Name: Funmi Adu, Associate Director, ARM, Energy and Natural Resources
I’ve been with Standard Chartered for over eight years; I started my career as an International Graduate with Standard Chartered Nigeria, before moving to the London office, and most recently joining the US team in Houston, Texas.
I have been privileged to work in various functions, in three different countries, across three different continents, which has helped me build an international career, broaden my global view and how I see the world.
I was born and raised in Nigeria, an African country with predominately black people. After college, I moved to Newcastle, UK for my graduate program and not until then did I truly understand the impact of diversity. I was the only black person in my class and the only black female, which was intimidating at times. However, I was very encouraged to not only stand out because of the colour of my skin, but to also excel academically, which I did. I graduated the best student in my graduate class with a distinction. That gave me confidence that I could go into the industry and succeed in the western world, which shaped my decision to return abroad.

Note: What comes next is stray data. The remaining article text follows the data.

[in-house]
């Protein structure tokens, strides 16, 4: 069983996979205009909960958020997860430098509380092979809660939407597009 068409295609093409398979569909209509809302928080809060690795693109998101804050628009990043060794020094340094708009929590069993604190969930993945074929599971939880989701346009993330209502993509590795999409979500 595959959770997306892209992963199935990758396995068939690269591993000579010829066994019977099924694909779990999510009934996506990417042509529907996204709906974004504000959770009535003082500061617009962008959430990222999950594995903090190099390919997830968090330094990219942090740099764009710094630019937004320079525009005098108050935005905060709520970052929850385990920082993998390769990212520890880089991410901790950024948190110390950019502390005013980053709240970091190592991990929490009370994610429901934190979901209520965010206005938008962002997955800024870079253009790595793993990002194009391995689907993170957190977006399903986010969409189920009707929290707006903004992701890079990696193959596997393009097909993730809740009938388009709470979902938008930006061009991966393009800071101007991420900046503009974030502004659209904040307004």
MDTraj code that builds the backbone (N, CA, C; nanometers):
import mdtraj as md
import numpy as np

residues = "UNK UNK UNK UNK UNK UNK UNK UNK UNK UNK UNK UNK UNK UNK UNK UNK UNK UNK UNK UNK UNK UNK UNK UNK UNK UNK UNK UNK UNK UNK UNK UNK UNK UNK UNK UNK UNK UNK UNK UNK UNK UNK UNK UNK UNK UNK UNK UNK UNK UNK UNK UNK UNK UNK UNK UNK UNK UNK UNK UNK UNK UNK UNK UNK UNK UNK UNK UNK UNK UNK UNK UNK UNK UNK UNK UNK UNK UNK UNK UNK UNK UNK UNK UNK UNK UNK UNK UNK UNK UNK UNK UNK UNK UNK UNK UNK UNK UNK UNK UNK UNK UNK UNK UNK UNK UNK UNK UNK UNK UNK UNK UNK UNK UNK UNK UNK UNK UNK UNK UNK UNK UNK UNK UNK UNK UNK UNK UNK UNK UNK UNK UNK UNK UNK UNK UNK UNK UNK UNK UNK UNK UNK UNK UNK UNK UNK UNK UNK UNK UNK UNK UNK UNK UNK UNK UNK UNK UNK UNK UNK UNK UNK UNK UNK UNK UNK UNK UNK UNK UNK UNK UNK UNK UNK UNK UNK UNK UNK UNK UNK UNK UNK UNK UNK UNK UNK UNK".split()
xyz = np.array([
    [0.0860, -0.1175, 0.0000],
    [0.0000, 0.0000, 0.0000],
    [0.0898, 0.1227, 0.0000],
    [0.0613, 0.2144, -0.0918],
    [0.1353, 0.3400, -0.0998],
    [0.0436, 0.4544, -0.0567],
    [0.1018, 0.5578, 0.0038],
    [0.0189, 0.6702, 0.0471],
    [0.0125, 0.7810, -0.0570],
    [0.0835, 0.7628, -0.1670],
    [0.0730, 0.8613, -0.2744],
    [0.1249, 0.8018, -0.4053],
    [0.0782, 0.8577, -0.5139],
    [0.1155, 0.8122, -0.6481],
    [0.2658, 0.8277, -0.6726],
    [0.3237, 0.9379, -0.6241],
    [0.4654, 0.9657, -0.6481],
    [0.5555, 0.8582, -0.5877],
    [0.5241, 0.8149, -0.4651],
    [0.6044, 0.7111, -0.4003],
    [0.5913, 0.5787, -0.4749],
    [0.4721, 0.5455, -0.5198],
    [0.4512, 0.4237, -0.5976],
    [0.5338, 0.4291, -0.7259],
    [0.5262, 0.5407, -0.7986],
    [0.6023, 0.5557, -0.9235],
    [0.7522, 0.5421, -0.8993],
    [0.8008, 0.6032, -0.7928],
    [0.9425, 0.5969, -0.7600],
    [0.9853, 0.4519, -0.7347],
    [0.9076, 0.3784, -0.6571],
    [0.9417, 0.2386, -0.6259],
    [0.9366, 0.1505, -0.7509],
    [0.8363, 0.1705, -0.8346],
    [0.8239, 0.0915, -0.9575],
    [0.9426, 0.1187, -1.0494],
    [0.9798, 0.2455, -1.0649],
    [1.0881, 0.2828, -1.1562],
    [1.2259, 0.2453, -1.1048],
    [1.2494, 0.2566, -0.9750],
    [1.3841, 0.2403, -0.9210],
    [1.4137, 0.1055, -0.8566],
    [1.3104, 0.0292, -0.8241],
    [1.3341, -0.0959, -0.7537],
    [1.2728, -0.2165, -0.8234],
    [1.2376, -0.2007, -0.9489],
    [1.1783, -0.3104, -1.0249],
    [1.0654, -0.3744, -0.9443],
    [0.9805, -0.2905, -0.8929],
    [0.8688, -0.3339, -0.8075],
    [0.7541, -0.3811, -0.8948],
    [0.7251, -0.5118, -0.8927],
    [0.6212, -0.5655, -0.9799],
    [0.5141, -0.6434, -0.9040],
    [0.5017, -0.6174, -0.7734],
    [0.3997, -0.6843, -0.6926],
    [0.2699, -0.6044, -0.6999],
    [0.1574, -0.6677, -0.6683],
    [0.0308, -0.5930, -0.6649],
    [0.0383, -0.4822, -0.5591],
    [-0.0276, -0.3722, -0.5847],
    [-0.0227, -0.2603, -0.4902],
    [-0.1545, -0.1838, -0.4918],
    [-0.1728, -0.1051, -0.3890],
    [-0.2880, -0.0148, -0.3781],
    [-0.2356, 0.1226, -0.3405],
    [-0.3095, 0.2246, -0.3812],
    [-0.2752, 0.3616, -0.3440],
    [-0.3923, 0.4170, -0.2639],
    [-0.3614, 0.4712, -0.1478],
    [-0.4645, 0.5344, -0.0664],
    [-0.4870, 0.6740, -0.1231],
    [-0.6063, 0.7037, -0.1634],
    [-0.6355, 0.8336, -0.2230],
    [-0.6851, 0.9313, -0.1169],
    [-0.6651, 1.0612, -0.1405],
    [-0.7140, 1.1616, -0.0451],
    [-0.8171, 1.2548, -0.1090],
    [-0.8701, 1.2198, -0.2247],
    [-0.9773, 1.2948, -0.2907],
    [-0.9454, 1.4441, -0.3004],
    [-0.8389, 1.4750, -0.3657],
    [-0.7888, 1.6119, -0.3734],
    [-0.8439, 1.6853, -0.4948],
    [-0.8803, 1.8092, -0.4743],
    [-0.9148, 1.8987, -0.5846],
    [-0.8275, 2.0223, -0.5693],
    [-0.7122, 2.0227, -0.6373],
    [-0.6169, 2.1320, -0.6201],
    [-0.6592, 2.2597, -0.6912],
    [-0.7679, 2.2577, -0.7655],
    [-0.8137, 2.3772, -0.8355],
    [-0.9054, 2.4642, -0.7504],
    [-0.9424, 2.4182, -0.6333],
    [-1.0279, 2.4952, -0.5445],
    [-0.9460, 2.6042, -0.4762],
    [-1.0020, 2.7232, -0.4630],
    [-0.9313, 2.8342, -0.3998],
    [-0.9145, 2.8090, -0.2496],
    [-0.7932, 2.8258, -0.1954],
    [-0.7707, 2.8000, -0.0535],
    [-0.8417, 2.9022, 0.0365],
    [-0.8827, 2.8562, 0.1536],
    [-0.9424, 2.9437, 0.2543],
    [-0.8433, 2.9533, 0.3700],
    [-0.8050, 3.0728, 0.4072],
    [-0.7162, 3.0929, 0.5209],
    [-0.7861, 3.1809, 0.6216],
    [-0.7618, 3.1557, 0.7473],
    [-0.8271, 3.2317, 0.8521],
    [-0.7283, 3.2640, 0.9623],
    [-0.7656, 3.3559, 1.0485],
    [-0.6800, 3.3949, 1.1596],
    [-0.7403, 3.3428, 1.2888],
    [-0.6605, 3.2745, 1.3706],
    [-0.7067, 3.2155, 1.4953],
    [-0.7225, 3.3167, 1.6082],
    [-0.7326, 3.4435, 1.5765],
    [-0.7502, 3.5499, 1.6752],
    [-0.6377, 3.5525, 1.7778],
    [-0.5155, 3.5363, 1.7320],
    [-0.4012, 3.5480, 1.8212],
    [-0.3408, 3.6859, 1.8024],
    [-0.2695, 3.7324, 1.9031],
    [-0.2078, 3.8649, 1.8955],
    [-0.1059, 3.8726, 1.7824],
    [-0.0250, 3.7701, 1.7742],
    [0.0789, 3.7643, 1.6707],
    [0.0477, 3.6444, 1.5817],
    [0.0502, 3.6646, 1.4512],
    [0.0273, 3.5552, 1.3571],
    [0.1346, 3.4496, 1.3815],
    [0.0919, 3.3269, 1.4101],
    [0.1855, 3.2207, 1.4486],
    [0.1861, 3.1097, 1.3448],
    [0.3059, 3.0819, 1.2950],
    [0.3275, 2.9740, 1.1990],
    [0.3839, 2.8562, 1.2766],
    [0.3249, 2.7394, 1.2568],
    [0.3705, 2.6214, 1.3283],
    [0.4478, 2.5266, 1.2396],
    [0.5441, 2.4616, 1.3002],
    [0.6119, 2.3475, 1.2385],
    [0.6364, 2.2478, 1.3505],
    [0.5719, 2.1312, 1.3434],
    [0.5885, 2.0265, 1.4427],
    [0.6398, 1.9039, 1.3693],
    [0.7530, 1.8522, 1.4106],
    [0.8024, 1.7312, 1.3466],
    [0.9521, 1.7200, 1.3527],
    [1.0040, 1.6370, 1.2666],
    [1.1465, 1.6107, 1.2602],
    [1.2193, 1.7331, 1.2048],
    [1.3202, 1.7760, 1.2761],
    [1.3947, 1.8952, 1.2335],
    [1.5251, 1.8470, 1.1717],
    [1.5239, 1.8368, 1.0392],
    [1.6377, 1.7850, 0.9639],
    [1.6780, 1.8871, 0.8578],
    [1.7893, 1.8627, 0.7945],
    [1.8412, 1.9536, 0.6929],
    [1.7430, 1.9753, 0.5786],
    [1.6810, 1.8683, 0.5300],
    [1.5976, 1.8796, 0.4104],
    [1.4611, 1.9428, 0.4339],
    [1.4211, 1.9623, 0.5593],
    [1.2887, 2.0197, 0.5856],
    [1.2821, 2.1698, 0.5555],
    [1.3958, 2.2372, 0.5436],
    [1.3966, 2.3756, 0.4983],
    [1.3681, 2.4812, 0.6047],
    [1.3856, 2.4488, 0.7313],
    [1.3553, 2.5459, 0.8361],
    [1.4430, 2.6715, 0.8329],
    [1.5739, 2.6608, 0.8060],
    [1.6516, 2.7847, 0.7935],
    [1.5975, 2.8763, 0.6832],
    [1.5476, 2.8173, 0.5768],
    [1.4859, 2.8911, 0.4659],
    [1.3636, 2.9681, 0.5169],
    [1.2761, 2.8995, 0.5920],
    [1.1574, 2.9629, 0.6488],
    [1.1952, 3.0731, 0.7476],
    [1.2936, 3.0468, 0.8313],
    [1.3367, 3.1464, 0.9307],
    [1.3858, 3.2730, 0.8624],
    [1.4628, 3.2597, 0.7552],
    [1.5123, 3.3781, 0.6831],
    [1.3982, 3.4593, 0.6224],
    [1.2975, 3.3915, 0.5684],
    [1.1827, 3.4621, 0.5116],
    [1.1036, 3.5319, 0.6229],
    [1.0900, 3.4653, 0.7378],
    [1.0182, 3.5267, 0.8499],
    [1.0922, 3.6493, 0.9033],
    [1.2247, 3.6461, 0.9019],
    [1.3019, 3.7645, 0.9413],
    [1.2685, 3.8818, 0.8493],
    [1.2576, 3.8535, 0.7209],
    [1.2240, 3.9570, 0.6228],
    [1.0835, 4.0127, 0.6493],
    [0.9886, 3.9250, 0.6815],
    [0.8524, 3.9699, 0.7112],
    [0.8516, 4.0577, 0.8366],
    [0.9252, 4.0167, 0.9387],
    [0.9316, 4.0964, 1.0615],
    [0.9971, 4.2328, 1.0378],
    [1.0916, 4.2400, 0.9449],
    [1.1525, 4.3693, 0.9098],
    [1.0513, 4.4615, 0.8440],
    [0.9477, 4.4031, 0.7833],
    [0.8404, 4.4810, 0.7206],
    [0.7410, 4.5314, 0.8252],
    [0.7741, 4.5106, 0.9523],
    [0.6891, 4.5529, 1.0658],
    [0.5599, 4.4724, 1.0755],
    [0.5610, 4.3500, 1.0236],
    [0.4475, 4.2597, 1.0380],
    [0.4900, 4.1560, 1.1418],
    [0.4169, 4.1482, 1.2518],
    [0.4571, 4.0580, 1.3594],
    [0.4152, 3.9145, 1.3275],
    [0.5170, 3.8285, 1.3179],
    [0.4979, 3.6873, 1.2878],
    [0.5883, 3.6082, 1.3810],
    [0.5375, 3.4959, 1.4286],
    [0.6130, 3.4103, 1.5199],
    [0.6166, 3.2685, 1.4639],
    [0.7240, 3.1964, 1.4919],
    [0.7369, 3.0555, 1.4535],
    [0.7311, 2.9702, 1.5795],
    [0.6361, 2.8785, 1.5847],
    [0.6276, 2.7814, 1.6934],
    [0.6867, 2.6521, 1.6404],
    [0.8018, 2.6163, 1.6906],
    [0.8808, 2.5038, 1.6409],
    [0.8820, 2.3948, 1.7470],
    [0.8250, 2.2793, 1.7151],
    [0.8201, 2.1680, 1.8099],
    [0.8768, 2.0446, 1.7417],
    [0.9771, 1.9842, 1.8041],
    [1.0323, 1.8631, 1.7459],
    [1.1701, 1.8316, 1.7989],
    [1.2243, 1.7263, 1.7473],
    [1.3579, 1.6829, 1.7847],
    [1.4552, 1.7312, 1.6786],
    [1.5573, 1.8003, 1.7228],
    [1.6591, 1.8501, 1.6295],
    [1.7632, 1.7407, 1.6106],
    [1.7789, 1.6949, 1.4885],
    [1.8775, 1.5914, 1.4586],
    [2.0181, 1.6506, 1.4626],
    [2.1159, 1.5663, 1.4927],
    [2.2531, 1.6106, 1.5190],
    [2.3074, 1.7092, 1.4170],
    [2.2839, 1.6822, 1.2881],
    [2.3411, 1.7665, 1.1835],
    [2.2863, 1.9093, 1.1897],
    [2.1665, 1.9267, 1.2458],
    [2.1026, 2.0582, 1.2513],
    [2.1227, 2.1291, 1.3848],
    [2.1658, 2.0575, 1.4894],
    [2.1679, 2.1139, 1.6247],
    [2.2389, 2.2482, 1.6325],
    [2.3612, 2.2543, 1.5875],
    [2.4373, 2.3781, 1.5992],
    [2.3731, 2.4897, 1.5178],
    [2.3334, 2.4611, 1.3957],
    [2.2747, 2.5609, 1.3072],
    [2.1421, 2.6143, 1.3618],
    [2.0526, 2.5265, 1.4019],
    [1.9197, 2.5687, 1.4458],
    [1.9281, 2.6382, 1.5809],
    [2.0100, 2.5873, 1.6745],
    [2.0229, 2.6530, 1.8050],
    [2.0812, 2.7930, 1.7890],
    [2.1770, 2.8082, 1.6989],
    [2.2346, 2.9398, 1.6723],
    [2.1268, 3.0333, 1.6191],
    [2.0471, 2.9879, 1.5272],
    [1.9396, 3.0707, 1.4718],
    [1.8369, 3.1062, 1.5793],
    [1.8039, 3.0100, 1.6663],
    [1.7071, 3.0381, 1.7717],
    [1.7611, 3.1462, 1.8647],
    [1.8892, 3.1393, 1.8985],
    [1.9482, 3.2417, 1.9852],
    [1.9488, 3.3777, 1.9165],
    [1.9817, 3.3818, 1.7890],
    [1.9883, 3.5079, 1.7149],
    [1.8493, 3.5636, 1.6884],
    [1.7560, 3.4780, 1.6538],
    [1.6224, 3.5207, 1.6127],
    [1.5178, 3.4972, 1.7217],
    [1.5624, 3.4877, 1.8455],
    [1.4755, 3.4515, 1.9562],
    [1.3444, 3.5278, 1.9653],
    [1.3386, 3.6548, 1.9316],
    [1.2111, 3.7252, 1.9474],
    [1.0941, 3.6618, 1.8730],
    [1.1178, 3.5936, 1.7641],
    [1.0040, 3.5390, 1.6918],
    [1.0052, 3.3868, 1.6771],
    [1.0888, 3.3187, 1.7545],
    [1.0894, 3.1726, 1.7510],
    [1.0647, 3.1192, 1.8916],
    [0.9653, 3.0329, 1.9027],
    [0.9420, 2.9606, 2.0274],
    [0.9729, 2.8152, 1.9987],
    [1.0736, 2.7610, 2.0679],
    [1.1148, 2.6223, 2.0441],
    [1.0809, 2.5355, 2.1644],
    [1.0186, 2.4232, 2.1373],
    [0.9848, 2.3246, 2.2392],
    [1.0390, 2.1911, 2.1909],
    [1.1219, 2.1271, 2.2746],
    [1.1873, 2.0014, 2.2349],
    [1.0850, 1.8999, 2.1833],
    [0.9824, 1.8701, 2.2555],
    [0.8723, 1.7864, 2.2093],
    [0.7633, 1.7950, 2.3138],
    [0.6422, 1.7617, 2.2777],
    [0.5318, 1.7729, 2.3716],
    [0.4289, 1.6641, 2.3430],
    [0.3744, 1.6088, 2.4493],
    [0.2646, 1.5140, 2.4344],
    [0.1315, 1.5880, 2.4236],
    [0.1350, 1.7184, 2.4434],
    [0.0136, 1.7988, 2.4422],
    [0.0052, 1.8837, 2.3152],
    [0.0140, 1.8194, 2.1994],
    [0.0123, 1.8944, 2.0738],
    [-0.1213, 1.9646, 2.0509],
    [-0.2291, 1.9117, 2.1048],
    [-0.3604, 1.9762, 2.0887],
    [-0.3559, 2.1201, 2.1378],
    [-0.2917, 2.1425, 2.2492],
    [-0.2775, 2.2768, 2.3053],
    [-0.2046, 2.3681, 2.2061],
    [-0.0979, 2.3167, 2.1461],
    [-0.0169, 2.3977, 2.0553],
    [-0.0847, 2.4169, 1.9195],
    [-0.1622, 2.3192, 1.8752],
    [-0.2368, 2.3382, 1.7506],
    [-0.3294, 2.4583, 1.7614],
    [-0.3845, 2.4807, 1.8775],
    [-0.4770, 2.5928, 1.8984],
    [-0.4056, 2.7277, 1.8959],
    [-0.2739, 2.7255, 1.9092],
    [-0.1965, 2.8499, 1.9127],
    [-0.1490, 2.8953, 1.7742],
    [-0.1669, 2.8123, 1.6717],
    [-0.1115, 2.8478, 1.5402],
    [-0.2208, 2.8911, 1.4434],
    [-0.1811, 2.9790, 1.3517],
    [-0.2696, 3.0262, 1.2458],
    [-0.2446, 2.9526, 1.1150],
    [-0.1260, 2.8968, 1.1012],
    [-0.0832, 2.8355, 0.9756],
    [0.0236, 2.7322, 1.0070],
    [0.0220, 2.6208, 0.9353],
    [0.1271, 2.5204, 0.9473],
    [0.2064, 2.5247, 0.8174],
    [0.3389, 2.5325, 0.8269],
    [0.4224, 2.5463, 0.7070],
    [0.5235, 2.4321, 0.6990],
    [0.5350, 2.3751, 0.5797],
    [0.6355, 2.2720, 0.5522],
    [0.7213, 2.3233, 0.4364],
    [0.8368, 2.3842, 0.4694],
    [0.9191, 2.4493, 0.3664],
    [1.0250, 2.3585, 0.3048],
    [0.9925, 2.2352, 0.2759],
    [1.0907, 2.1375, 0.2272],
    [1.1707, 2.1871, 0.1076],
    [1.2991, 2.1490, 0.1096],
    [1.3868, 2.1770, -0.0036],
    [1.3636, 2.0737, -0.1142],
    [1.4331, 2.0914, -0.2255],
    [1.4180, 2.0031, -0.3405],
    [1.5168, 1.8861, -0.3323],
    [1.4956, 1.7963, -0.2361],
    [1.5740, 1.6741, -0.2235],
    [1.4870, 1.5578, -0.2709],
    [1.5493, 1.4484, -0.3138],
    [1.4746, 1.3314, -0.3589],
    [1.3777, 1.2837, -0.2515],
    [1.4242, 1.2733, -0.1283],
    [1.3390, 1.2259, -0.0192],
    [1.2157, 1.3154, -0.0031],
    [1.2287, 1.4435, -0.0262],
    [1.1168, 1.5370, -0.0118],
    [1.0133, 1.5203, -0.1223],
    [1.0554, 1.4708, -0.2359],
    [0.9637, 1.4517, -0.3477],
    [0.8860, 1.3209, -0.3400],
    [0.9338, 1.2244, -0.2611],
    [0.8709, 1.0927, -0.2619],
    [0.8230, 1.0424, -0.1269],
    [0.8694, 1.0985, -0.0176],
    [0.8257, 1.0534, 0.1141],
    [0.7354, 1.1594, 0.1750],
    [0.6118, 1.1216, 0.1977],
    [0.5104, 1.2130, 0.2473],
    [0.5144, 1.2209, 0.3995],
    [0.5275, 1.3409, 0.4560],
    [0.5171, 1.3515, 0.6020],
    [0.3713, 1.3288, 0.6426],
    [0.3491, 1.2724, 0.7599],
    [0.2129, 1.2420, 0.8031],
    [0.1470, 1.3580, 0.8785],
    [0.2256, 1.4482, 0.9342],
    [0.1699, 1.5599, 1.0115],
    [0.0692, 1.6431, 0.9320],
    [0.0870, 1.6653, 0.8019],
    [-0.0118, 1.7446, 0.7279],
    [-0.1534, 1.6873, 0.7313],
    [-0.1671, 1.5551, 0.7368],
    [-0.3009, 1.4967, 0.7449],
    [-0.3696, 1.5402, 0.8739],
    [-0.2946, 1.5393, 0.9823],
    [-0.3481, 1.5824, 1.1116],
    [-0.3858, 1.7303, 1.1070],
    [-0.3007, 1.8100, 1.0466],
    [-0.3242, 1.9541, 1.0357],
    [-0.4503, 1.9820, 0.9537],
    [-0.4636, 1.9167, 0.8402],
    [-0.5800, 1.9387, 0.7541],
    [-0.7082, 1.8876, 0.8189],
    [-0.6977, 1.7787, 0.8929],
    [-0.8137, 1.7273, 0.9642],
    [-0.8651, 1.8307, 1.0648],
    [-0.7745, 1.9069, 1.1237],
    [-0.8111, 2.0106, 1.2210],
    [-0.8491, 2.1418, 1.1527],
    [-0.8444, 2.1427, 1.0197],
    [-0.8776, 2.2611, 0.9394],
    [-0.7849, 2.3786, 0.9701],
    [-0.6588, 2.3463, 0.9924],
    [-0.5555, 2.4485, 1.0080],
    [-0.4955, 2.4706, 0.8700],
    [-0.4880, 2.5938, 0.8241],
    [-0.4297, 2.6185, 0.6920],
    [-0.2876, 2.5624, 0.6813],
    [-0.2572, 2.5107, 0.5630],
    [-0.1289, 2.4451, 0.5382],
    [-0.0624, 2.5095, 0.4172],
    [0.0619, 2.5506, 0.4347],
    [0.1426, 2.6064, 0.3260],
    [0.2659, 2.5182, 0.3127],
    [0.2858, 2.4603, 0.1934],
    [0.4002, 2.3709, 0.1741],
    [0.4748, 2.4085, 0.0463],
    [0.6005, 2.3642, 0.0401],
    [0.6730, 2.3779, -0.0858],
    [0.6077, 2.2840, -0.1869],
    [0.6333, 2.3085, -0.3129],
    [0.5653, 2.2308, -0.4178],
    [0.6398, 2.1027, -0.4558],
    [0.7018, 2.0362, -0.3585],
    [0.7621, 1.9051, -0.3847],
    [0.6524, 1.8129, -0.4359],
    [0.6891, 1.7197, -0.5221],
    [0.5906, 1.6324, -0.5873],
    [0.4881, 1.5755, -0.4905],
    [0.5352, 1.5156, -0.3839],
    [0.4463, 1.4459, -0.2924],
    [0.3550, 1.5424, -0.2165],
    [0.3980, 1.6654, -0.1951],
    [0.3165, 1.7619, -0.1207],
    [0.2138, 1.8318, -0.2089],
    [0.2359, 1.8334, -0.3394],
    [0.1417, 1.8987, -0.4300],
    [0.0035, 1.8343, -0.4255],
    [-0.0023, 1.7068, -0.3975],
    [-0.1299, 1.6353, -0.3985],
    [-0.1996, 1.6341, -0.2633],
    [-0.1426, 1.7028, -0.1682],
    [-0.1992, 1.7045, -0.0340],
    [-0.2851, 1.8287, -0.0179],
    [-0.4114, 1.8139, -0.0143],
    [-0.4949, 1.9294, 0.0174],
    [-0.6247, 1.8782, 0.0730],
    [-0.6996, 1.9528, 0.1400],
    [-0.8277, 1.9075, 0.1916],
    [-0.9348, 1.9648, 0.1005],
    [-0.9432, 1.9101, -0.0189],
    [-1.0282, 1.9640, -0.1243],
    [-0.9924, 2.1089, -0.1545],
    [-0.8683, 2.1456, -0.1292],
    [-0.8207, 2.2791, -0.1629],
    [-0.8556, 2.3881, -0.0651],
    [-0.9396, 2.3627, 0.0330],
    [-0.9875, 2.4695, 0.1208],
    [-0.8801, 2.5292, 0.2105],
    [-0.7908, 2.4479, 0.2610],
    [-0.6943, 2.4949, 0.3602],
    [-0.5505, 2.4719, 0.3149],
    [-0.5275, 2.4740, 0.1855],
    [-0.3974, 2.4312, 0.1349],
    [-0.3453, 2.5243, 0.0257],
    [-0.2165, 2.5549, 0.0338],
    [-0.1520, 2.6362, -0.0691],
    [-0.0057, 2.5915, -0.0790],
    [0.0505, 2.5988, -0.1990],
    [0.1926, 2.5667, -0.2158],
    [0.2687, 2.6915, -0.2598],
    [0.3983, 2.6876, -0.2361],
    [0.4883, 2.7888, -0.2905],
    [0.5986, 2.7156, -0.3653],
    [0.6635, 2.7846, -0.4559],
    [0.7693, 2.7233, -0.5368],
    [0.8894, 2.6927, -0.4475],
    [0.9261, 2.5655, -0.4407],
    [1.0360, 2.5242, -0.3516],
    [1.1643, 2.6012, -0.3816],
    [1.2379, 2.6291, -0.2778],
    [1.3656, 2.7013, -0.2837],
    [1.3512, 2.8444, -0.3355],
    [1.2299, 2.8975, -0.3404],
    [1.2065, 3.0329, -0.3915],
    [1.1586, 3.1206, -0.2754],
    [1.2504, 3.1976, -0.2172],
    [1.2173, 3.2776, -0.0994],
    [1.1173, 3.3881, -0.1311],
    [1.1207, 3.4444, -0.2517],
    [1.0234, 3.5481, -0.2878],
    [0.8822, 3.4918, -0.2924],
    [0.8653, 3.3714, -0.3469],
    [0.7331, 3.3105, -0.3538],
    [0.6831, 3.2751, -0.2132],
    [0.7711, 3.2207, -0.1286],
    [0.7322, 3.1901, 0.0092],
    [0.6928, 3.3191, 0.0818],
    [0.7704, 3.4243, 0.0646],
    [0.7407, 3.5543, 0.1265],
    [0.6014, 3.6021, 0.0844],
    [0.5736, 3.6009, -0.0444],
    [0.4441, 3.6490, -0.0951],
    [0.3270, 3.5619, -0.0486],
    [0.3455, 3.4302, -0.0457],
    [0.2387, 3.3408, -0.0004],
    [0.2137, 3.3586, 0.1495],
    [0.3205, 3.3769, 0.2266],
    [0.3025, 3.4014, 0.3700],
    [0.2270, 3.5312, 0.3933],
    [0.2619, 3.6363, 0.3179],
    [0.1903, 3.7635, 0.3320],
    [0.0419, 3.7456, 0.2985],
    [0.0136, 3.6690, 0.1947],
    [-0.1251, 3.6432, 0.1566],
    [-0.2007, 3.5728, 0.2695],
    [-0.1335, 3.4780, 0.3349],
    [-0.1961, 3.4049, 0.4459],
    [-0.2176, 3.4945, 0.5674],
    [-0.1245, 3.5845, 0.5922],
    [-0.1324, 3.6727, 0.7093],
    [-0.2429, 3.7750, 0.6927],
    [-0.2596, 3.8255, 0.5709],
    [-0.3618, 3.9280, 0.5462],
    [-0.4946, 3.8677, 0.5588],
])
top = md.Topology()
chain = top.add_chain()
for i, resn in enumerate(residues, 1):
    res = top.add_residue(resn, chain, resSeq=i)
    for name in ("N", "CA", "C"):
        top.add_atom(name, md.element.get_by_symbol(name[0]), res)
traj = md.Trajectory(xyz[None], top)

As a black immigrant, the challenges I face are particularly unique, partly due to my background and culture. Where I come from, racism wasn’t an issue – we are all blacks, but when you migrate, you quickly come to the realization the impact that the colour of your skin, your African accent or the way you talk can have. There are biases and blind spots all around us. Some of the complexities relating to race include the fact that different ethnicities have different nuances which can impact behaviours. As a woman, black and African, the way I see the world and matters that affect me differs from the way a white African woman might see it for example, and that’s fine. The diversity is what makes us different in our own special way. So, because someone is quiet, an introvert or speaks with a certain accent, doesn’t define how smart or intelligent that person is, but most people make their judgement even before they see the quality of your work, and that can be frustrating at times.
My current team in Houston, Texas is very diverse consisting of 16 team members representing all major continents: six from Africa, five from Asia, two from Latin/ South America, 2 from Europe, and one from the United States. The gender diversity consists of 9 women and 7 men. I am proud to be part of this diverse team and diverse Bank because it has helped reduce the challenges that I face as a black immigrant working in the US.
Best advice you would give to someone:
Impact! Make an impact; leave a footprint.